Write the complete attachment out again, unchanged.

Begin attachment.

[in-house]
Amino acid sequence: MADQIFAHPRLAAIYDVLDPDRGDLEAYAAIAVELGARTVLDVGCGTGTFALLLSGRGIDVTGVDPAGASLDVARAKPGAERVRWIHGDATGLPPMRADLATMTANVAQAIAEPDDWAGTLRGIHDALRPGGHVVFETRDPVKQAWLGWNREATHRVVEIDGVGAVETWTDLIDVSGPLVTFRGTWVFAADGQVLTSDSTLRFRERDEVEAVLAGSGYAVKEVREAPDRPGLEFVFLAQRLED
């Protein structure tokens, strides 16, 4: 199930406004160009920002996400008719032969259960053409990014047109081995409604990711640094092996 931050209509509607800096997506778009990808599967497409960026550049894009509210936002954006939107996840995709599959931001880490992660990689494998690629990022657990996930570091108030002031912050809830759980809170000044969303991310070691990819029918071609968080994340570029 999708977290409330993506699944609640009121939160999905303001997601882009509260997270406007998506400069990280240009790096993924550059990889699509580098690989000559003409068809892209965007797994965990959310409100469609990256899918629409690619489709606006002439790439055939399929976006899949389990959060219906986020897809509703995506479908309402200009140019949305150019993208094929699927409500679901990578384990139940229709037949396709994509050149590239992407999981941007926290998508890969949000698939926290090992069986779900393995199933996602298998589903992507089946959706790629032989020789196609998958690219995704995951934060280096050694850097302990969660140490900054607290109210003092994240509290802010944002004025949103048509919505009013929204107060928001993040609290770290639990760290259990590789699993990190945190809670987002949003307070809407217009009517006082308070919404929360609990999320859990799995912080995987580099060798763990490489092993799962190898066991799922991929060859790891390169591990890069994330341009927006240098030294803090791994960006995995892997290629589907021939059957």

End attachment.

[in-house]
Amino acid sequence: MADQIFAHPRLAAIYDVLDPDRGDLEAYAAIAVELGARTVLDVGCGTGTFALLLSGRGIDVTGVDPAGASLDVARAKPGAERVRWIHGDATGLPPMRADLATMTANVAQAIAEPDDWAGTLRGIHDALRPGGHVVFETRDPVKQAWLGWNREATHRVVEIDGVGAVETWTDLIDVSGPLVTFRGTWVFAADGQVLTSDSTLRFRERDEVEAVLAGSGYAVKEVREAPDRPGLEFVFLAQRLED
């Protein structure tokens, strides 16, 4: 199930406004160009920002996400008719032969259960053409990014047109081995409604990711640094092996 931050209509509607800096997506778009990808599967497409960026550049894009509210936002954006939107996840995709599959931001880490992660990689494998690629990022657990996930570091108030002031912050809830759980809170000044969303991310070691990819029918071609968080994340570029 999708977290409330993506699944609640009121939160999905303001997601882009509260997270406007998506400069990280240009790096993924550059990889699509580098690989000559003409068809892209965007797994965990959310409100469609990256899918629409690619489709606006002439790439055939399929976006899949389990959060219906986020897809509703995506479908309402200009140019949305150019993208094929699927409500679901990578384990139940229709037949396709994509050149590239992407999981941007926290998508890969949000698939926290090992069986779900393995199933996602298998589903992507089946959706790629032989020789196609998958690219995704995951934060280096050694850097302990969660140490900054607290109210003092994240509290802010944002004025949103048509919505009013929204107060928001993040609290770290639990760290259990590789699993990190945190809670987002949003307070809407217009009517006082308070919404929360609990999320859990799995912080995987580099060798763990490489092993799962190898066991799922991929060859790891390169591990890069994330341009927006240098030294803090791994960006995995892997290629589907021939059957």